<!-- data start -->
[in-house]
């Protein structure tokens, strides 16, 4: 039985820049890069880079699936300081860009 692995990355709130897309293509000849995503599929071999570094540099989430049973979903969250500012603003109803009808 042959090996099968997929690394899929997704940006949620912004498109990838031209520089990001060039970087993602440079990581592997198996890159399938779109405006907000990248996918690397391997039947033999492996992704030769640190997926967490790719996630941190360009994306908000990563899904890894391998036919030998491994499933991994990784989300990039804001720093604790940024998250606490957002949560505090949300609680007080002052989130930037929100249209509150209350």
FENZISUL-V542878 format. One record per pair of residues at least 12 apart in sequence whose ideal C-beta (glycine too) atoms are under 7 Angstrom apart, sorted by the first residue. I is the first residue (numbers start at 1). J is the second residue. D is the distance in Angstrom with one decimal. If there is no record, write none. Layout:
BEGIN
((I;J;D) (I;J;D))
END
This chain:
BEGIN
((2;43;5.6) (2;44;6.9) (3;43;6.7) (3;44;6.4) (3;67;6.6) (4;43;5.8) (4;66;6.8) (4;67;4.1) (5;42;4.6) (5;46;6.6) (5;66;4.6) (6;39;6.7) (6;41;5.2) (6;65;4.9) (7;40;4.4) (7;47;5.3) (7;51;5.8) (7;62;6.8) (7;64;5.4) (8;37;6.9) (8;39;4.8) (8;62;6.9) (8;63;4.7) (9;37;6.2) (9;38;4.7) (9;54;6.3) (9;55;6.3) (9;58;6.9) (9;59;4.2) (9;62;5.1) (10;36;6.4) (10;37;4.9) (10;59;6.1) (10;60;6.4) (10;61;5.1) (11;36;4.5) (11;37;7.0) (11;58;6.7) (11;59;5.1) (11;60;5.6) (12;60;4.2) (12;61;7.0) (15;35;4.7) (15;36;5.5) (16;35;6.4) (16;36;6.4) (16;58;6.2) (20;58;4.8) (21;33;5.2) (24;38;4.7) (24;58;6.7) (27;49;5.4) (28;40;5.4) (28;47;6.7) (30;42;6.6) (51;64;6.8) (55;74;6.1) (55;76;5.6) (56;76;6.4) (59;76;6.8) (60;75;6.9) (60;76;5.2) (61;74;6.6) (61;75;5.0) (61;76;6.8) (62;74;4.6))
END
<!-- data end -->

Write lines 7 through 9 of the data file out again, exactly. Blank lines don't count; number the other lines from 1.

This chain:
BEGIN
((2;43;5.6) (2;44;6.9) (3;43;6.7) (3;44;6.4) (3;67;6.6) (4;43;5.8) (4;66;6.8) (4;67;4.1) (5;42;4.6) (5;46;6.6) (5;66;4.6) (6;39;6.7) (6;41;5.2) (6;65;4.9) (7;40;4.4) (7;47;5.3) (7;51;5.8) (7;62;6.8) (7;64;5.4) (8;37;6.9) (8;39;4.8) (8;62;6.9) (8;63;4.7) (9;37;6.2) (9;38;4.7) (9;54;6.3) (9;55;6.3) (9;58;6.9) (9;59;4.2) (9;62;5.1) (10;36;6.4) (10;37;4.9) (10;59;6.1) (10;60;6.4) (10;61;5.1) (11;36;4.5) (11;37;7.0) (11;58;6.7) (11;59;5.1) (11;60;5.6) (12;60;4.2) (12;61;7.0) (15;35;4.7) (15;36;5.5) (16;35;6.4) (16;36;6.4) (16;58;6.2) (20;58;4.8) (21;33;5.2) (24;38;4.7) (24;58;6.7) (27;49;5.4) (28;40;5.4) (28;47;6.7) (30;42;6.6) (51;64;6.8) (55;74;6.1) (55;76;5.6) (56;76;6.4) (59;76;6.8) (60;75;6.9) (60;76;5.2) (61;74;6.6) (61;75;5.0) (61;76;6.8) (62;74;4.6))